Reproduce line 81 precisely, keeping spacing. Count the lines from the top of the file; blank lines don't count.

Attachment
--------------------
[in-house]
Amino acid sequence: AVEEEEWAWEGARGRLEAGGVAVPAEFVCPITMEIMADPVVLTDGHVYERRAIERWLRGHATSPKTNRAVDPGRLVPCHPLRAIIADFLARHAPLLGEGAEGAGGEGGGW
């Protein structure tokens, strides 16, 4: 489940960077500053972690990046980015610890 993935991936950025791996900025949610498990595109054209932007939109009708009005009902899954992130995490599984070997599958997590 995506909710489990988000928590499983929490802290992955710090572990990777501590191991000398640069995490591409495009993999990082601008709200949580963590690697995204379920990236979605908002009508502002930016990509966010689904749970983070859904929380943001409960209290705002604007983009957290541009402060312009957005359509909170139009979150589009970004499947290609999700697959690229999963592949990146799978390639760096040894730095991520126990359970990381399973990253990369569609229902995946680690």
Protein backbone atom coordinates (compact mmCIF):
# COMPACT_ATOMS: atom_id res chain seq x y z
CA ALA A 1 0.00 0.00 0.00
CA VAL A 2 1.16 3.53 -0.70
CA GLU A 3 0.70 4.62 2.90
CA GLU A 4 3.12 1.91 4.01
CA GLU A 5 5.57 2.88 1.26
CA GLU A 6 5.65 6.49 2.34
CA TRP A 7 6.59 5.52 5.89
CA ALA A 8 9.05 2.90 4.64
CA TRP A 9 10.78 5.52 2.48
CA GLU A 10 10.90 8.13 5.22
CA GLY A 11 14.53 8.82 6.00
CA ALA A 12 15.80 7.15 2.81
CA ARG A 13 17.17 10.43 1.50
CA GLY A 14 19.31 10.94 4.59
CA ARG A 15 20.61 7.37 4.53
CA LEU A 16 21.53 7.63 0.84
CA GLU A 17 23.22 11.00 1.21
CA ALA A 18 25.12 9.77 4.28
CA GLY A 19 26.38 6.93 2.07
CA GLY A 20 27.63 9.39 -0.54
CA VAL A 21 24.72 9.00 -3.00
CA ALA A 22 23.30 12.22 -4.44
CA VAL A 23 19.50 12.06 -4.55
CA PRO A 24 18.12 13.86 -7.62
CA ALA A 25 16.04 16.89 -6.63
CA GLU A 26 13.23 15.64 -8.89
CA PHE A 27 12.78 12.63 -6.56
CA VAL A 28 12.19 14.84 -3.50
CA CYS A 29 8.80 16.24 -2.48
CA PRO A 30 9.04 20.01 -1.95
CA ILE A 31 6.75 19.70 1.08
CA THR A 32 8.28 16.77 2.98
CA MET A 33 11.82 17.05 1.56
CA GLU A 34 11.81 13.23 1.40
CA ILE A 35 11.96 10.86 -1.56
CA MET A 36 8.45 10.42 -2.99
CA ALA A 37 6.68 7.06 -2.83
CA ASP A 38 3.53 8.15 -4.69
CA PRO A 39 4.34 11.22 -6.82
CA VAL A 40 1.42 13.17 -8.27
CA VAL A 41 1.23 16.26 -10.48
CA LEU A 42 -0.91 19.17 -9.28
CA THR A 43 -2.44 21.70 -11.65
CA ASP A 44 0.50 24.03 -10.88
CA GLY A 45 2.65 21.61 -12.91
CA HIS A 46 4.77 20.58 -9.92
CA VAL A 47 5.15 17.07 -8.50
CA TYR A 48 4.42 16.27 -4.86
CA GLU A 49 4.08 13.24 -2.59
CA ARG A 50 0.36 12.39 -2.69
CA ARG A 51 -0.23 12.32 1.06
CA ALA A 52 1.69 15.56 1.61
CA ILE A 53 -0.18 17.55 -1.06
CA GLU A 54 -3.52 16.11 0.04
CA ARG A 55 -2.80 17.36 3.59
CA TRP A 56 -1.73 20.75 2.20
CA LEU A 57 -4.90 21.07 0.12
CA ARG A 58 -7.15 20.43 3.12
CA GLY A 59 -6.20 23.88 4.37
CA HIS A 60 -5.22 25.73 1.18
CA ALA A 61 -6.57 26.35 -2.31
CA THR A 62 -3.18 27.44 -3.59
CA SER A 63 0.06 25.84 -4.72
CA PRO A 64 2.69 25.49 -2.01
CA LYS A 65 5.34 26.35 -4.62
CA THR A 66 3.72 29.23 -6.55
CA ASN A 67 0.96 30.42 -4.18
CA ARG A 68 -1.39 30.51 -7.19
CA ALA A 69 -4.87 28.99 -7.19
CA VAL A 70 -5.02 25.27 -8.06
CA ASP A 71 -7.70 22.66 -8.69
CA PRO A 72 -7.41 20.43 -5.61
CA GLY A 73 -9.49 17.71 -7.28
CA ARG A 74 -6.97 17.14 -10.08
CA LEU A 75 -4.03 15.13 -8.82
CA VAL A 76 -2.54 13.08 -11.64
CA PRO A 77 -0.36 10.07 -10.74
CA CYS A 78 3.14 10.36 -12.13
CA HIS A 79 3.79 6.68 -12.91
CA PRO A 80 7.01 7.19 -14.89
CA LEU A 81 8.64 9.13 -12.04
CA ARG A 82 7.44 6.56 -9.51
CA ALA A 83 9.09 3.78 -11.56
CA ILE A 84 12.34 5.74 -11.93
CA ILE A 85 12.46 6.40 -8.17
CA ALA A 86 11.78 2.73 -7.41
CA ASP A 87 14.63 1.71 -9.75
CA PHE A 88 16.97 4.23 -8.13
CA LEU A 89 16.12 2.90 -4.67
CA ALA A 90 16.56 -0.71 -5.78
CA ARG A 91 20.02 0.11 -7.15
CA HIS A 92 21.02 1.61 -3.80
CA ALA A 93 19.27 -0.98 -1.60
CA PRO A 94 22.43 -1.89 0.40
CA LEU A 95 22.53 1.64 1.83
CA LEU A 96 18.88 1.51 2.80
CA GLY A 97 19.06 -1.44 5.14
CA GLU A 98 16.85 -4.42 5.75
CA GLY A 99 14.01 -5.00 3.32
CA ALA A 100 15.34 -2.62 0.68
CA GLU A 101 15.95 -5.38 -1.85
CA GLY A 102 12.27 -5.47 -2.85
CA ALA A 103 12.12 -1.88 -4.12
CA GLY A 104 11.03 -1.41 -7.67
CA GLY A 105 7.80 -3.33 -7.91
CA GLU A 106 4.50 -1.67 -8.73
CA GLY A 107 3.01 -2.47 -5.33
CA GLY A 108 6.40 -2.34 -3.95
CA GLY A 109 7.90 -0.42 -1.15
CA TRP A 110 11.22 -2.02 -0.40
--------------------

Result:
CA VAL A 76 -2.54 13.08 -11.64